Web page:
• with kids.

All individuals 18 and over, regardless of relationship status or sexual orientation, should create a Will to stipulate what happens to their assets after death.

These assets may include savings, investments, real estate properties, businesses, and other valuables.

These can also include personal items like family heirloom items, collections, and contents of safe deposit boxes.

Parents with minor children need a Will to legally appoint a guardian to take care of their kids in the event of death.

This would ensure that their children are taken care of by someone whom they trust completely.

Cost of a Simple Will

Some websites provide free online templates for individuals who wish to draft a Simple Will.

This is recommended if their state of residence does not require a Will to be notarized for it to be declared valid.

Although many free resources are available, some individuals are afraid to commit errors when writing a Will.

Thus, these individuals might benefit from the expertise and guidance of a professional, such as a financial advisor or estate planning lawyer.

Depending on the attorney's experience and the circumstances, a Simple Will might cost between $300 and $1,200.

The total fee would differ depending on the complexity of the testator’s situation, how many assets are involved, and the attorney’s experience level.

When Is a Simple Will Not Enough?

A simple Will might not suffice for some people. They may require a more complicated last Will and Testament instead. The level of complexity for a Will depends on various factors, such as:

  • Size of the Estate: The bigger the testator’s estate, the bigger the tax. A simple Will may not be sufficient for this more complex situation. A thorough estate planning process and a different type of Will are advisable.

  • Value and Number of Assets: Assets can include real estate properties, investments, businesses, and personal valuables. The more assets there are, the more complex it will be to assign beneficiaries for them.

  • Number and Type of Beneficiaries: A Will’s beneficiaries can be individuals or organizations, such as charities. Generally, the more beneficiaries there are and the more varied their types, the higher the need for a more complex Will.

  • Anticipated Life Changes: If the testator anticipates some changes in their personal situation, like getting married, divorced, or having children, these events would require changes in the beneficiaries.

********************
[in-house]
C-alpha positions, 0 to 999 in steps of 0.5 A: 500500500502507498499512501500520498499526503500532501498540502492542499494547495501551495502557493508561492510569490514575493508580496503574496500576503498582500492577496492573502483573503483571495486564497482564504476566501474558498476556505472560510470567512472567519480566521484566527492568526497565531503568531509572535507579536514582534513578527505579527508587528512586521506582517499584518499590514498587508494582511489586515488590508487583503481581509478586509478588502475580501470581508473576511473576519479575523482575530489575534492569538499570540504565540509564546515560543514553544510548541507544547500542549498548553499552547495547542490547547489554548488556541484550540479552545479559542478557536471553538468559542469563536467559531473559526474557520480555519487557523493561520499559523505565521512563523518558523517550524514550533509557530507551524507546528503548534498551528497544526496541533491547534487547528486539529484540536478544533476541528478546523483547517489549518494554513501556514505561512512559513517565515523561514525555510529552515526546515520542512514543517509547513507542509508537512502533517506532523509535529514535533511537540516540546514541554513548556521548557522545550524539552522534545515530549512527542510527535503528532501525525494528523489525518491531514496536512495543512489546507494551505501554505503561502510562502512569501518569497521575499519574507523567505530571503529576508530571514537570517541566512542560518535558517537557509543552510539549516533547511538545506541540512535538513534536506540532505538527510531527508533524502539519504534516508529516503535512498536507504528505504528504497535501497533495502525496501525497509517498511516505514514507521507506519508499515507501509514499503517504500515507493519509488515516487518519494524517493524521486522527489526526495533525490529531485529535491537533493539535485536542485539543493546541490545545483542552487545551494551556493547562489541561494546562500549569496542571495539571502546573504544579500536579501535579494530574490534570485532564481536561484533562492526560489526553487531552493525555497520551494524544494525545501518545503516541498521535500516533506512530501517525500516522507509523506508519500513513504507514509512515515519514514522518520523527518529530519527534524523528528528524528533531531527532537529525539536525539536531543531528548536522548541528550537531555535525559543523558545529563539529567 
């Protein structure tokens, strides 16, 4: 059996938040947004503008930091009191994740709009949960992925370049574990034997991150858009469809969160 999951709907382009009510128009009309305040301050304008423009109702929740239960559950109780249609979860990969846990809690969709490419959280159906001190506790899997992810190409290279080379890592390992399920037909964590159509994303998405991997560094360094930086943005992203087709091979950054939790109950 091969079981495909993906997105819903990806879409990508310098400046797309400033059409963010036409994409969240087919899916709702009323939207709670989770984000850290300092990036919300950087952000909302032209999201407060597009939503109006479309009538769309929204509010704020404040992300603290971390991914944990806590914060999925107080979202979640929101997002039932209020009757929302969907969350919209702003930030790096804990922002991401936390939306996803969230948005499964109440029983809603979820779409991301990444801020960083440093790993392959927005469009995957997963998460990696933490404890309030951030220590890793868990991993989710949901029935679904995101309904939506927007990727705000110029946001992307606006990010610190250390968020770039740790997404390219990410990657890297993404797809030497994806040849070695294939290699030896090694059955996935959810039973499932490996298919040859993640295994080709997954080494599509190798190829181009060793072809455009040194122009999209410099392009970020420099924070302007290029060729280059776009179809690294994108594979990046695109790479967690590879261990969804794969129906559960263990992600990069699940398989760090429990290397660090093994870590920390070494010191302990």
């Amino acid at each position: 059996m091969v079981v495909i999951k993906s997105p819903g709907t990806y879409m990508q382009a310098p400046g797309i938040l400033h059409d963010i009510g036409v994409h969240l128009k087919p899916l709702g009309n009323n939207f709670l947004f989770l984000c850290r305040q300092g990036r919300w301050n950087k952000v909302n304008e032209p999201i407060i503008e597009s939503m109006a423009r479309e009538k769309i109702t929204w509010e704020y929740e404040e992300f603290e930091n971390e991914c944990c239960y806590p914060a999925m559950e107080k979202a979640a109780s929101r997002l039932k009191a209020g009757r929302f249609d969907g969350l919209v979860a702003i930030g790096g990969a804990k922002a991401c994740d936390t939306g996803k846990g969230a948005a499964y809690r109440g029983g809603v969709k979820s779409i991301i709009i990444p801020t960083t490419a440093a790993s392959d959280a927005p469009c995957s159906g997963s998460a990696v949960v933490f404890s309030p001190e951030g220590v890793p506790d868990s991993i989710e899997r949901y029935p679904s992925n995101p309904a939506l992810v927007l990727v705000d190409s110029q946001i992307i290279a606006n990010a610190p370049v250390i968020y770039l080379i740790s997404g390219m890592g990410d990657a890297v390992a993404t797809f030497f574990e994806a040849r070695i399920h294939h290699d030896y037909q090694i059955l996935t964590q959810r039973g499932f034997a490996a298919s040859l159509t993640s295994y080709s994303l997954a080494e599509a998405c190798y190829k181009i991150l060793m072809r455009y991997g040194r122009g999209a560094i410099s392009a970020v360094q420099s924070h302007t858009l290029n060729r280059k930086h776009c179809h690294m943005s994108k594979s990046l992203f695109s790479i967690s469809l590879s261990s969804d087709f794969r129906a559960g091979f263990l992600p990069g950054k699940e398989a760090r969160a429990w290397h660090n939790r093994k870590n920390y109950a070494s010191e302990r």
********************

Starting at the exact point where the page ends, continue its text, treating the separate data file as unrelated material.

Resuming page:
In these instances, a more complex Will might be suitable.

The Bottom Line

A simple Will is the most basic type of last Will and Testament, which provides instructions on how a testator’s assets will be distributed after death. It also assigns guardians for any dependents.

If an individual passes away without a valid Will, the state in which he resides will decide how his wealth will be distributed.

For this reason, anyone at least 18 years old, with assets or kids, needs to have a valid Will.

To make a Will valid, the testator must be at least 18 years old and have a sound mind when drafting the Will.

The testator must also sign the Will without being forced or manipulated in the presence of at least two witnesses.

The Will must also include complete details such as the testator’s information and signature, the date signed, a list of beneficiaries and their assigned assets, an appointed executor, and the signature of the correct number of witnesses.

For most individuals, a Simple Will’s format can meet their needs.

However, in some cases, a simple Will may not be sufficient.

Thus, individuals with larger estates, more valuable assets, more beneficiaries, or upcoming life changes might find it helpful to seek the advice of an estate planning lawyer to ensure that their Will maximizes asset protection and minimizes estate taxes.

Simple Will FAQs

About the Author

True Tamplin, BSc, CEPF®

True Tamplin is a published author, public speaker, CEO of UpDigital, and founder of Finance Strategists.

True is a Certified Educator in Personal Finance (CEPF®), author of The Handy Financial Ratios Guide, a member of the Society for Advancing Business Editing and Writing, contributes to his financial education site, Finance Strategists, and has spoken to various financial communities such as the CFA Institute, as well as university students like his Alma mater, Biola University, where he received a bachelor of science in business and data analytics.

To learn more about True, visit his personal website or view his author profiles on Amazon, Nasdaq and Forbes.